At first, she said President Clinton didn't go after her. Then she said
he did. Don't you think she was intimidated by the fact this guy was
"She may have been, but, I mean, there's another side of it as well
which is that there were Republican operatives in Arkansas trying to put
that story out back in 1992 and they didn't believe it-"
wondered: "So do you think, do you think we've all misunderstood,
David, and that Bill Clinton is a moralist?"
back to disparage conservatives as more dangerous than Bill Clinton ever
was: "No, I don't. I just think that there's a question about
where you weigh what Clinton did against versus what the right-wing did to
destroy him and what was a greater threat to the country and I think it
was what the right- wing did and not what Clinton did."
Following an ad break, Asman picked up:
"David, the key here, everybody has different opinions about things.
You do, about a lot of social and political things. But was there any
lying that took place either in the work that you did or in the work that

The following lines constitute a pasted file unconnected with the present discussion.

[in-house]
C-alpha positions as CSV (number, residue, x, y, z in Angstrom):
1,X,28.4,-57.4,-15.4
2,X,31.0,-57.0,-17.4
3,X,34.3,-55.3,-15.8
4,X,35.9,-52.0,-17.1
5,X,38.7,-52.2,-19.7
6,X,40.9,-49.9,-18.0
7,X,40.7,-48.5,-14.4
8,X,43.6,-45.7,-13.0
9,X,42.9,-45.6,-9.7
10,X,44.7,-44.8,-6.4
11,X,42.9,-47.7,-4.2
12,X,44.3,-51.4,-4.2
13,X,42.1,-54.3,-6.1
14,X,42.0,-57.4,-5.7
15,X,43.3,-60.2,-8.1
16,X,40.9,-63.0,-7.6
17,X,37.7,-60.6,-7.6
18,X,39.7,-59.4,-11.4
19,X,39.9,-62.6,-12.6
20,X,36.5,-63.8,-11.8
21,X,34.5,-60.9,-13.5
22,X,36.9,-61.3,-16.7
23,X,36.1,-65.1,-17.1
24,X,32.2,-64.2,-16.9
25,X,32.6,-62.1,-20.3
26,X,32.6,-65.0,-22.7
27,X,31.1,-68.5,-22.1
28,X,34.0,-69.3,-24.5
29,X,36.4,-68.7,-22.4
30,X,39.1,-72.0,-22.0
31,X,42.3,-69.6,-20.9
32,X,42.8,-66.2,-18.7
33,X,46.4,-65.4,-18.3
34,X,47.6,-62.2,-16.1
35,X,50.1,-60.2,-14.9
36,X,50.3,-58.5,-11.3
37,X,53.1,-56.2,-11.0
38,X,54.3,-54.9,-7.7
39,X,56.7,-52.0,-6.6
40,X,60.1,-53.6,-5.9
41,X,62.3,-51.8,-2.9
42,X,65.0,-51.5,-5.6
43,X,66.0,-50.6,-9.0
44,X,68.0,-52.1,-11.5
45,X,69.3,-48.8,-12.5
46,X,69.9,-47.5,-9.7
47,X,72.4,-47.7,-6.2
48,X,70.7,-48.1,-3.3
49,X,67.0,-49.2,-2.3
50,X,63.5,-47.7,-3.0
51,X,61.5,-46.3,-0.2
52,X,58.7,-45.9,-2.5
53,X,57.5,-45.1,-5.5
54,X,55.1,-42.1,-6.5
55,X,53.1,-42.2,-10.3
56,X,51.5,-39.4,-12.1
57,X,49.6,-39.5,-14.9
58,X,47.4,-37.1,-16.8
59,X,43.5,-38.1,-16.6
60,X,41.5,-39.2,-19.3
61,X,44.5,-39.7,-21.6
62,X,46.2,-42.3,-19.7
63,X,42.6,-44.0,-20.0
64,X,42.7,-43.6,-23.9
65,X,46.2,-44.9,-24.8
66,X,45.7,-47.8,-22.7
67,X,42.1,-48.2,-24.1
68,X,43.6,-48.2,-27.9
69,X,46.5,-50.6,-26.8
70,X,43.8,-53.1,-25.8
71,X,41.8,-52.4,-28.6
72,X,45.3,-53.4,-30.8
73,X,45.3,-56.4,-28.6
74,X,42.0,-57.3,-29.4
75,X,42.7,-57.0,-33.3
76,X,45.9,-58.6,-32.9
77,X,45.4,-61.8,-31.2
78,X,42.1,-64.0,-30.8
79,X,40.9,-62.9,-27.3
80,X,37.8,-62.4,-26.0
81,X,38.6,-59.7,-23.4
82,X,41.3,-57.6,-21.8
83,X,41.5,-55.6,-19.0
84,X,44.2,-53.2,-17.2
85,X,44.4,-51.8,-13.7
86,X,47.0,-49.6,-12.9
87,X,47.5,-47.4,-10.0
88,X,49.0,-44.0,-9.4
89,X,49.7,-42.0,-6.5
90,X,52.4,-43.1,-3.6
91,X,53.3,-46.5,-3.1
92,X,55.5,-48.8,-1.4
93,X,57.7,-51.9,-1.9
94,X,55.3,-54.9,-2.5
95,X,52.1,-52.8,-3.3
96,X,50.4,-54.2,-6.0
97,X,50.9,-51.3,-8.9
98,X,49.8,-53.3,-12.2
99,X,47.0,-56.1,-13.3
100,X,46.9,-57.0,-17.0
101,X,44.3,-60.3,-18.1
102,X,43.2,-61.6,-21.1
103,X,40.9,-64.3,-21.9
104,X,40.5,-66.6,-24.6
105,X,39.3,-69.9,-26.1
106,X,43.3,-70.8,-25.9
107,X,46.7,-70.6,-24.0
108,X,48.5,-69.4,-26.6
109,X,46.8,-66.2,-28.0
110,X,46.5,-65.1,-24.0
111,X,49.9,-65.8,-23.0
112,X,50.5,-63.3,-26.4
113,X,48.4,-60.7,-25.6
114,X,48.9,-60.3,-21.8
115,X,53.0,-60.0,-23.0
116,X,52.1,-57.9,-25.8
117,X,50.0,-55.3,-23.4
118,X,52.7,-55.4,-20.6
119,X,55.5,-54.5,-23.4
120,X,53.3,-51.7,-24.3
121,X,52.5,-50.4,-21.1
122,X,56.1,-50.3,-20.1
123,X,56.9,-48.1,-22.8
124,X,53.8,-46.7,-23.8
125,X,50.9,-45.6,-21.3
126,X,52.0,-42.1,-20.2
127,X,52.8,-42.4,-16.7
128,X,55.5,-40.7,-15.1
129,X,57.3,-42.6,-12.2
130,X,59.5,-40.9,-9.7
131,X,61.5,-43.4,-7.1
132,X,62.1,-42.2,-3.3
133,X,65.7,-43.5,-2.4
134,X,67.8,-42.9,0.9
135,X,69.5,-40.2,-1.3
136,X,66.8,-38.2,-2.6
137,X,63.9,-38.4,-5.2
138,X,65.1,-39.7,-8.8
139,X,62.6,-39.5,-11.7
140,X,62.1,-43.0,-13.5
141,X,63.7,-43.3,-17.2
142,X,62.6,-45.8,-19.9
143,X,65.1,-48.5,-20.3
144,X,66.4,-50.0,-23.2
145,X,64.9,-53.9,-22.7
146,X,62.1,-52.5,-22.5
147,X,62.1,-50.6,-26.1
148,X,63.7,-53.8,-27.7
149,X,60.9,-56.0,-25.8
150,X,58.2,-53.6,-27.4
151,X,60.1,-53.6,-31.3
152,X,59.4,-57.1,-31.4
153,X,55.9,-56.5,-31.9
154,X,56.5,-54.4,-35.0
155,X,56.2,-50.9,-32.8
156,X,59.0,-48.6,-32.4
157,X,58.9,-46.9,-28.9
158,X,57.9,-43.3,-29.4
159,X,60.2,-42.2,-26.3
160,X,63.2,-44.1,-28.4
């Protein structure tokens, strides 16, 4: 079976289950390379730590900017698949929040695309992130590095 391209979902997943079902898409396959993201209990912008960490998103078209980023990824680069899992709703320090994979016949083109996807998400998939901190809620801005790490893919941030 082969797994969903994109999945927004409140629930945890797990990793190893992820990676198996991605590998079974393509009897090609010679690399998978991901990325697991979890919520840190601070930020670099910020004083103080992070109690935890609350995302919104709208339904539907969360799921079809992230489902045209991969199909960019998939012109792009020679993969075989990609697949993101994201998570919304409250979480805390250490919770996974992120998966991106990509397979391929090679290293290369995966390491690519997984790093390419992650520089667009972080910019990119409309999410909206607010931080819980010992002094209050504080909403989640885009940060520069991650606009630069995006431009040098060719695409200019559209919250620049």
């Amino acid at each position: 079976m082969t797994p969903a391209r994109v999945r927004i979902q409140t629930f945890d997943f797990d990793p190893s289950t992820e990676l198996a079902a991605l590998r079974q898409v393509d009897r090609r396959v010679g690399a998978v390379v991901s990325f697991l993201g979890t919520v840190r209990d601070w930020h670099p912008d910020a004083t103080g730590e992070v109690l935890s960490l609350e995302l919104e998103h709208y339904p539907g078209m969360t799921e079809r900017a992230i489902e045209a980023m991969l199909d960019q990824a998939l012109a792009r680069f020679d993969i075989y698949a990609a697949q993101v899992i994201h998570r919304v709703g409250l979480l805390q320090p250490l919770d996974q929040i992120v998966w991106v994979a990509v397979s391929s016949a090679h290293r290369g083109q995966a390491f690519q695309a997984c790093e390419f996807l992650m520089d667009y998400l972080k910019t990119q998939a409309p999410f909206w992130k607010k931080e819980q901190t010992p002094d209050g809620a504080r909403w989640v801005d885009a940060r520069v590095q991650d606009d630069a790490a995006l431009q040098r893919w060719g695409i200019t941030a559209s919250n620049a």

you participated in with the American Spectator and the other journals you
were working for?"
Brock replied only that "I lied in
print" in an American Spectator book review of a book on the
Hill-Thomas matter, but that in articles he did not write there were
"reams of lies in the American Spectator."
Asman then decided to assess Brock's
accuracy by raising Brock's claims about an FBI agent who wrote a book
about what he saw inside the Clinton White House: "Well, the reason,
of course, why all this is important is because you are bringing, even in
this book, this newest book that you just came out with, you mentioned
people like Gary Aldrich, for example, somebody who I happen to know
because I used to work at the Journal and published him, was involved in
publishing his articles. You mention some things about him that you claim
are duplicitous at best and outright lies at worst. Are you calling him a
"Well, I think he himself even conceded that the things in his book
were not solid or credible, so-"
"Well, no, that's not true."
mean, you can use whatever you word you want for it."
"Yeah, I gotta argue with you because I just talked to him on Friday.
He hadn't seen this book. And I read certain passages to him. He claimed